Recently, the Global Fund to Fight AIDS, Tuberculosis and Malaria and PEPFAR both issued guidance that they will support these kinds of overdose prevention activities. Service providers should ensure that overdose services are available to their drug-using clients directly or through local referral networks.

This document, prepared by overdose experts Matt Curtis and Nab Dasgupta for OSI and EHRN, presents evidence and arguments that organizations can make to AIDS funders to show that overdose prevention and response matter for HIV programming.

The document is available in English and Russian at this link:

For your reference:
The Global Fund’s harm reduction information note for Round 10:
PEPFAR’s IDU Guidance:

Lowering the Threshold: Models of Accessible Methadone and Buprenorphine Treatment

Deemed “essential medicines” by the World Health Organization, methadone and buprenorphine treatment help reduce drug injection and drug-related crime and improve public order, family satisfaction, return to employment, and adherence to HIV treatment.

Unfortunately, even when methadone or buprenorphine are available, treatment fails to reach many of those who could benefit. One reason for this is the many requirements—including admission restrictions, limited hours of operation, waiting lists, and cumbersome prescription and storage requirements—that make it difficult for patients to enter treatment programs.

Lowering the Threshold: Models of Accessible Methadone and Buprenorphine Treatment documents low-threshold methadone and buprenorphine programs—that is, programs that seek, in the spirit of harm reduction, to meet patients “where they’re at” and minimize bureaucratic requirements.

Lowering the Threshold includes the following topics:
• Methadone on Demand: The Hong Kong Model
• Treatment by Prescription in France
• Slovenia: High Coverage, Low HIV Prevalence
• Widespread and Uncontroversial: Methadone and Buprenorphine in Croatia
• Methadone by Bus in Amsterdam
• Vancouver: Integrated Low-threshold Models of Care

Lowering the Threshold is available in Russian and English at this link:

Thursday, July 22, 2010

Lancet series on people who use drugs

HIV in people who use drugs
Launched in Vienna, Austria, July 20, 2010

Executive summary
Almost three decades after the discovery of HIV, this Series highlights the threat of a largely unpublicised and growing HIV epidemic: in people who use drugs. While large gains have been made in fighting the epidemic in the general population, socially marginalised populations such as people who use drugs, who often enter prison systems, continue to suffer great stigma and lack of access to treatments that can save both their own lives and prevent HIV transmission to others. “Complacency about the HIV /AIDS epidemic now would be a terrible mistake,” says Lancet Editor Dr Richard Horton.

The Series tackles the myths surrounding HIV and people who use drugs, and subjects as diverse as women and drugs to the effect of amphetamines, alcohol, and human rights on the epidemic. The issues surrounding antiretroviral HIV treatment, opioid substitution therapy, and needle and syringe programmes are covered in depth, as are the social issues around decriminalisation of drug users and reducing intimidation, stigmatisation, and imprisonment of drug users.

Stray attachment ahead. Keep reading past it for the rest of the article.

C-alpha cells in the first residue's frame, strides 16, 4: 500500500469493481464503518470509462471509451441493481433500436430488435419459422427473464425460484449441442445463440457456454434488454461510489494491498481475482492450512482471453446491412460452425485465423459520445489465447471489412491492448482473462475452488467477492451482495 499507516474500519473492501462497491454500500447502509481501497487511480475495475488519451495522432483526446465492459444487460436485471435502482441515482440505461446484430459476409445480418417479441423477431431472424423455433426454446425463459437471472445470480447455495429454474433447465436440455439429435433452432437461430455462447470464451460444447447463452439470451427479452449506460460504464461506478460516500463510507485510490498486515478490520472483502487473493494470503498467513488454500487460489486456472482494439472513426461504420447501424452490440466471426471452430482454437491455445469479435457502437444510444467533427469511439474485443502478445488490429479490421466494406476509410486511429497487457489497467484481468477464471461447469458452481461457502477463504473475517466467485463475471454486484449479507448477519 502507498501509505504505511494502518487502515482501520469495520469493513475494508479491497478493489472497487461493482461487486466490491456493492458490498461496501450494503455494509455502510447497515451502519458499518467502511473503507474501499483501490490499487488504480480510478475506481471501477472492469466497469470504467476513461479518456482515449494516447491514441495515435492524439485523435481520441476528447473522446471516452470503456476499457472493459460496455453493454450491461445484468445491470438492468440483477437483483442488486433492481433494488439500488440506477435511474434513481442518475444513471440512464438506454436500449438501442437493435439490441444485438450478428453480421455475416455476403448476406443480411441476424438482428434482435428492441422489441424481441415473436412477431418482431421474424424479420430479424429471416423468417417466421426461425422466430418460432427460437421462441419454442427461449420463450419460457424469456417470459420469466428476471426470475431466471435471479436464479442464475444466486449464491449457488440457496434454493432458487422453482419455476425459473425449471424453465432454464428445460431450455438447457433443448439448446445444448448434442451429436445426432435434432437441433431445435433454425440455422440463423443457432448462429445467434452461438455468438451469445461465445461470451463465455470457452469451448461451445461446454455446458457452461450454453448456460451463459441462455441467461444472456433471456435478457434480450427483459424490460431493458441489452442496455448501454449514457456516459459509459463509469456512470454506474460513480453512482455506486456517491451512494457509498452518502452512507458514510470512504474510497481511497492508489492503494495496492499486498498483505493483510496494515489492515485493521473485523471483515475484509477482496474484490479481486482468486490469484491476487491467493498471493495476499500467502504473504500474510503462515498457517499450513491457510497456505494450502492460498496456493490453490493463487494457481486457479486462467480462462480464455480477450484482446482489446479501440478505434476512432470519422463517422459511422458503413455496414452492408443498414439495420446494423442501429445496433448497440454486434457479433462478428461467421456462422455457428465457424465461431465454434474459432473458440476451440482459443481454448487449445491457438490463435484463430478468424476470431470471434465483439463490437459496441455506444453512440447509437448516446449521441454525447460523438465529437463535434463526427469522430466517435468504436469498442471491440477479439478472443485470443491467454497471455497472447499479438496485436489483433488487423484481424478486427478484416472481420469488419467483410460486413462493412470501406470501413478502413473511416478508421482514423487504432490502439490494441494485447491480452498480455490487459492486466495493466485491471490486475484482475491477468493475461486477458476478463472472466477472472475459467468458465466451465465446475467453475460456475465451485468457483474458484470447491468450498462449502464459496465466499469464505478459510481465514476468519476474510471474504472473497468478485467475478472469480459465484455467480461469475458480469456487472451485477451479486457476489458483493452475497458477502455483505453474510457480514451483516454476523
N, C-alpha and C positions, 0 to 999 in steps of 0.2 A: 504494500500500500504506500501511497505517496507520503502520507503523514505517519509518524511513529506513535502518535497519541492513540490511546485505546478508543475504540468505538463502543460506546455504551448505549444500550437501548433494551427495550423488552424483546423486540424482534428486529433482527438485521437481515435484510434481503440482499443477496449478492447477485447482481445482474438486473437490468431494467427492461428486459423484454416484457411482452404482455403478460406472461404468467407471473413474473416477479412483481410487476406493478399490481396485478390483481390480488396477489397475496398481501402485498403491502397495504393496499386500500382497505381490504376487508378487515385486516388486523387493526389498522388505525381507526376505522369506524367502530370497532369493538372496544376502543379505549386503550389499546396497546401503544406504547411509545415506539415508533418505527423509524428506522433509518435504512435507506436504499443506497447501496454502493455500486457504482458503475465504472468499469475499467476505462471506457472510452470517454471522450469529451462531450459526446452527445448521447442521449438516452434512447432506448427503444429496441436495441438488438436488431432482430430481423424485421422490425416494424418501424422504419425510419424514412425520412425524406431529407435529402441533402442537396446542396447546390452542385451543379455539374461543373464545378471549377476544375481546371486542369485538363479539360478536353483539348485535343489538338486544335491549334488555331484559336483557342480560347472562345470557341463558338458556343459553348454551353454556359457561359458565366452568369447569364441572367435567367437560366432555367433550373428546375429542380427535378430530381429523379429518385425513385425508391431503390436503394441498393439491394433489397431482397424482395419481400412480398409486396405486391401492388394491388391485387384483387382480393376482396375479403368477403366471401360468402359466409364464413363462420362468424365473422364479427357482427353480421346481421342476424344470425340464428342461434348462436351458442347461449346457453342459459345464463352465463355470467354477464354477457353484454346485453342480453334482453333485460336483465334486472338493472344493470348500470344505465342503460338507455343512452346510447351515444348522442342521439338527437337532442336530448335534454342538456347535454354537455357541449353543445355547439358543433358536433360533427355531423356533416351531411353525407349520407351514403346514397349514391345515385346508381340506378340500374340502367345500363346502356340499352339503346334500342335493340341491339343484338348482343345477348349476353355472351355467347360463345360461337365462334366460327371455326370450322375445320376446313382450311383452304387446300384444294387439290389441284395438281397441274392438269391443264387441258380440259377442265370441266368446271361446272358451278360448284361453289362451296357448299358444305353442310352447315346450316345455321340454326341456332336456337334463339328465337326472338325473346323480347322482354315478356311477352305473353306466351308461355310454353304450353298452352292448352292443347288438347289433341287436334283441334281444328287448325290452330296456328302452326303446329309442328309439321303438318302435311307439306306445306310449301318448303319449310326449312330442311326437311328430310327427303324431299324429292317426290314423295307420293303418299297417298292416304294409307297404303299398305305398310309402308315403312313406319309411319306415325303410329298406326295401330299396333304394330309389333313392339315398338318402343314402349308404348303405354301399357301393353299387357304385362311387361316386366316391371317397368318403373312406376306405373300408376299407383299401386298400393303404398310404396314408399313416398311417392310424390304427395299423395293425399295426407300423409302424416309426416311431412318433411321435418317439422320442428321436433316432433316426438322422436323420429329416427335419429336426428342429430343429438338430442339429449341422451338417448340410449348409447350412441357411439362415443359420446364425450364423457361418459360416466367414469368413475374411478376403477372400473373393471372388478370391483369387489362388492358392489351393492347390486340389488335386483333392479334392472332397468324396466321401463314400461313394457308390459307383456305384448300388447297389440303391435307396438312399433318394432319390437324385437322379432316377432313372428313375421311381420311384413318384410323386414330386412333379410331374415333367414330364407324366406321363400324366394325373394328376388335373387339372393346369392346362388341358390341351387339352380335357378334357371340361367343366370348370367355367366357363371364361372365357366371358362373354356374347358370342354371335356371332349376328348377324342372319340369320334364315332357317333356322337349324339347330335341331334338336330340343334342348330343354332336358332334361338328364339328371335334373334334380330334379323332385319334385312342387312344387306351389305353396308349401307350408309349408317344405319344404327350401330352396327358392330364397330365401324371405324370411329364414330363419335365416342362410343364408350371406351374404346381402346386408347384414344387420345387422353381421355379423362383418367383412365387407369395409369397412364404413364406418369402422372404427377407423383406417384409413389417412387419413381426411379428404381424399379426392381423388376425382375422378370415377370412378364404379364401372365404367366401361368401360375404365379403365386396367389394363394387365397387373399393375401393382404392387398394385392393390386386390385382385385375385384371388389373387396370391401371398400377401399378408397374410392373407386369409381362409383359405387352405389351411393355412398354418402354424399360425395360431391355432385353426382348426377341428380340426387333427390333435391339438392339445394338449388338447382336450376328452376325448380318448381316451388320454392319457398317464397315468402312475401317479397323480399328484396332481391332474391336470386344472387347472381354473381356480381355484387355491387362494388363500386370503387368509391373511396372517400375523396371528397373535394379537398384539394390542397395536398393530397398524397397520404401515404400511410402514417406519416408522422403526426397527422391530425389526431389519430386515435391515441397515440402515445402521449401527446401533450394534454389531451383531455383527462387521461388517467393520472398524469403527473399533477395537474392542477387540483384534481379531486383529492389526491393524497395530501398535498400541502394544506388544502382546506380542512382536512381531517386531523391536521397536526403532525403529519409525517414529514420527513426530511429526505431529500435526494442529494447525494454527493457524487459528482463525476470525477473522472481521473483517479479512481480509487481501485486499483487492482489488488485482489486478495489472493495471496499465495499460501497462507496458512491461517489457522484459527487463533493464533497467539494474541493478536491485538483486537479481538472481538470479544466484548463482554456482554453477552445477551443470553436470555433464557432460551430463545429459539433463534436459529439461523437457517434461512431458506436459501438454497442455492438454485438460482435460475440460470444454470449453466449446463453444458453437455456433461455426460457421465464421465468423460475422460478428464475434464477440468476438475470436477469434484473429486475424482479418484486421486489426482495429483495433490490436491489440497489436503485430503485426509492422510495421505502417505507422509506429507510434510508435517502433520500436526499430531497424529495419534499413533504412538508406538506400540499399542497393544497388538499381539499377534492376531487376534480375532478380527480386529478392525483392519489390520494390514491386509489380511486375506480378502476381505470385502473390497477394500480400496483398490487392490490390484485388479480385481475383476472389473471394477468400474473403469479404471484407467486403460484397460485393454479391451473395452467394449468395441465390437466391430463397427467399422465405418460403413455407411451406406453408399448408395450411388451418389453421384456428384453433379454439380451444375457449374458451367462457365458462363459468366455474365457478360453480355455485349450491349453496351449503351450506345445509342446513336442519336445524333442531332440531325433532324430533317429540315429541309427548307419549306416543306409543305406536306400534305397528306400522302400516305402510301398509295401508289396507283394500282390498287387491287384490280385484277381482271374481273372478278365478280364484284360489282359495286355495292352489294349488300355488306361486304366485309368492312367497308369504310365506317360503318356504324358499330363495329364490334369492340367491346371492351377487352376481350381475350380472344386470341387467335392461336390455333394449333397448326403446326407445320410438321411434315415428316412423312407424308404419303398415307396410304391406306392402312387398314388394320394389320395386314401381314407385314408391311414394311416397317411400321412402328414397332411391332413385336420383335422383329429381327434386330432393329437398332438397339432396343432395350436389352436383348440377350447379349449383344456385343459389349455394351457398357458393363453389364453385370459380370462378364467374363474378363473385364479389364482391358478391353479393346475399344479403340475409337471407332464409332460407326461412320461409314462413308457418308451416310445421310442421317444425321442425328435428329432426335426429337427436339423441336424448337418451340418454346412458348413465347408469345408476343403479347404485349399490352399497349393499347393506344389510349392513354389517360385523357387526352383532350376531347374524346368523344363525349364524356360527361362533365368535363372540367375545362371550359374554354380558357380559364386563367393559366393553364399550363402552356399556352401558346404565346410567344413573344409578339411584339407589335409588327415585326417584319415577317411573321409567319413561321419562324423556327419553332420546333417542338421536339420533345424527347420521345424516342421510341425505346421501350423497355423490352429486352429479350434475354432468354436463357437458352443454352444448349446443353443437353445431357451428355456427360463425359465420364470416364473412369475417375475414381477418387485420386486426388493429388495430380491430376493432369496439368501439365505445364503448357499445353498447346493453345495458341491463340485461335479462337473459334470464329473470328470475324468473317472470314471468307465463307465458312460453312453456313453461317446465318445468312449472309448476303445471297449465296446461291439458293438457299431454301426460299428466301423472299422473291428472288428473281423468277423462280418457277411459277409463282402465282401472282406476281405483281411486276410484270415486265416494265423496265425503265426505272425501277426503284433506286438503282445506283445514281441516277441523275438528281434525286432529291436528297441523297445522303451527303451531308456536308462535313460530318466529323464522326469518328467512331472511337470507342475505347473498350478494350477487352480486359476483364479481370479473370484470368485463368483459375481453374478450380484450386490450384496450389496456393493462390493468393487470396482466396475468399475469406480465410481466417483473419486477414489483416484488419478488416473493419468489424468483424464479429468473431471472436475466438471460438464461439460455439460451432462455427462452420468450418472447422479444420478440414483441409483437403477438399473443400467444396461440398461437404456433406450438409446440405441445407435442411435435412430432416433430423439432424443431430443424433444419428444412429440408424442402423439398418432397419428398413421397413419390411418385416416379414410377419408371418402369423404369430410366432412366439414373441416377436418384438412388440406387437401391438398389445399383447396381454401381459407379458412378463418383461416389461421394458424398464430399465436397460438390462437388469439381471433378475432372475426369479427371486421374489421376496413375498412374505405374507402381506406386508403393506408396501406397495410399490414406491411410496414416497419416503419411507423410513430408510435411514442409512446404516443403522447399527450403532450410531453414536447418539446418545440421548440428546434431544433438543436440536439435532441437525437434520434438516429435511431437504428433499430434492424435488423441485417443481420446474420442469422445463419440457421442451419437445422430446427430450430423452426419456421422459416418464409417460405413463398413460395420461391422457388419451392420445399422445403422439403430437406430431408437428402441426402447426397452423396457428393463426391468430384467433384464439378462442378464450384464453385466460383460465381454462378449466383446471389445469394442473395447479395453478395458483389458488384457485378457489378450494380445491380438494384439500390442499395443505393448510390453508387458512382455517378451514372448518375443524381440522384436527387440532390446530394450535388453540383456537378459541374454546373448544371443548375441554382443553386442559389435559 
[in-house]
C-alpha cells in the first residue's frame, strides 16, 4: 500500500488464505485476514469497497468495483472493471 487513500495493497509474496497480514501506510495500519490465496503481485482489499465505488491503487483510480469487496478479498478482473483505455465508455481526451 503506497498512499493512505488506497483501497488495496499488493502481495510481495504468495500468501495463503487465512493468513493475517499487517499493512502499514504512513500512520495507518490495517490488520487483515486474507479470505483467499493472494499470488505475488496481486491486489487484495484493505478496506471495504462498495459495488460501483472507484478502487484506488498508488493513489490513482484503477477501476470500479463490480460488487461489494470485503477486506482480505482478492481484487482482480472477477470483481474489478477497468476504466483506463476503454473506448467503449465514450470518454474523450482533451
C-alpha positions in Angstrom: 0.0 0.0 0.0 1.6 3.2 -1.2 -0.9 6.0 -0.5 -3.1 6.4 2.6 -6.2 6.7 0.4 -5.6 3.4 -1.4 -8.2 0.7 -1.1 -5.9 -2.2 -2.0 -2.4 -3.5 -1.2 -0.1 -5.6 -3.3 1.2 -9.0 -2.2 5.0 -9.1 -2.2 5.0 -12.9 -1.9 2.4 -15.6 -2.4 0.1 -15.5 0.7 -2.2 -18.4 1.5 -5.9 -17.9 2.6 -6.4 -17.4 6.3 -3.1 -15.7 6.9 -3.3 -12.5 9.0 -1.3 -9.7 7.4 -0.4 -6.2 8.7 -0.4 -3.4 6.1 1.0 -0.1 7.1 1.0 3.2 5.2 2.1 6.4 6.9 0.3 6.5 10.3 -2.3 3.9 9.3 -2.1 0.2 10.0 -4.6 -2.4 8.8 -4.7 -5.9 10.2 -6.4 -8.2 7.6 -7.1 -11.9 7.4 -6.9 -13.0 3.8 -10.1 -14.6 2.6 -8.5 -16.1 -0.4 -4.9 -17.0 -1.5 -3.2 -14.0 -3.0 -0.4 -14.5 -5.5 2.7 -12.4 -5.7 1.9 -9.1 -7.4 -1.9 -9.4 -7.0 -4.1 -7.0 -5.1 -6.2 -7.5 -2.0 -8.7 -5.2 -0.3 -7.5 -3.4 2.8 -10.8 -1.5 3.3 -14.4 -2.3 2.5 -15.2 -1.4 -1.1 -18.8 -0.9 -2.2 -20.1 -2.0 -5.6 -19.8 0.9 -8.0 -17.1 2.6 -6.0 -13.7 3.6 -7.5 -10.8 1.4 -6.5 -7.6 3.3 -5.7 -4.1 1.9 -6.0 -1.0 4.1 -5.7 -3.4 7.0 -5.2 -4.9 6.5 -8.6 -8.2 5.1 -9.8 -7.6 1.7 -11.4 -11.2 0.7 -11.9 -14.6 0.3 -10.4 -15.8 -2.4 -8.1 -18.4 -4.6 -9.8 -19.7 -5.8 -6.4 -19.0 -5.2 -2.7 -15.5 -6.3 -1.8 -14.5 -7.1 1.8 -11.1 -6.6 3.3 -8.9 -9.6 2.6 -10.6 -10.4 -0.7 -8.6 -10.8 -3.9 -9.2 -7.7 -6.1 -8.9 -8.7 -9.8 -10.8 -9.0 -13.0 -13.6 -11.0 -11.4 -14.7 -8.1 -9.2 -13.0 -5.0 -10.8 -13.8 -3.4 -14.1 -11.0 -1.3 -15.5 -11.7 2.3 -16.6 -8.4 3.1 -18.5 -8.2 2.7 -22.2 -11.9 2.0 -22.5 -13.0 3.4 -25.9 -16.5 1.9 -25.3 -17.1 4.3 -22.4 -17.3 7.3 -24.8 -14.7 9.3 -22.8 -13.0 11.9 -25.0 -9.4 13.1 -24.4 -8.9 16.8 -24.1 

Follow this link to view articles.


Thursday, July 15, 2010

Those important 2 Weeks After Release...

An interesting article is out showing a much higher risk of death among drug users in the the first 2 weeks after release from prison.

This is precisely the kind of evidence that enables us to zero in on the right times and places (the "Place" P) to deliver components of our Marketing Mix.

Abstract pasted below.


Meta-analysis of drug-related deaths soon after release from prison

Elizabeth L. C. Merrall

Aims The transition from prison back into the community is particularly hazardous for drug-using offenders whose tolerance for heroin has been reduced by imprisonment. Studies have indicated an increased risk of drug-related death soon after release from prison, particularly in the first 2 weeks. For precise, up-to-date understanding of these risks, a meta-analysis was conducted on the risk of drug-related death in weeks 1 + 2 and 3 + 4 compared with later 2-week periods in the first 12 weeks after release from prison.

Methods English-language studies were identified that followed up adult prisoners for mortality from time of index release for at least 12 weeks. Six studies from six prison systems met the inclusion criteria and relevant data were extracted independently.
Results These studies contributed a total of 69 093 person-years and 1033 deaths in the first 12 weeks after release, of which 612 were drug-related. A three- to eightfold increased risk of drug-related death was found when comparing weeks 1 + 2 with weeks 3–12, with notable heterogeneity between countries: United Kingdom, 7.5 (95% CI: 5.7–9.9); Australia, 4.0 (95% CI: 3.4–4.8); Washington State, USA, 8.4 (95% CI: 5.0–14.2) and New Mexico State, USA, 3.1 (95% CI: 1.3–7.1). Comparing weeks 3 + 4 with weeks 5–12, the pooled relative risk was: 1.7 (95% CI: 1.3–2.2).

Conclusions These findings confirm that there is an increased risk of drug-related death during the first 2 weeks after release from prison and that the risk remains elevated up to at least the fourth week.

Tuesday, July 13, 2010

Harm Reduction at the 2010 AIDS Conference

For those of you going to the Int'l AIDS Conference in Vienna, please take a look at this useful summary of some of the main conference presentations and events related to Harm Reduction, available at the link here.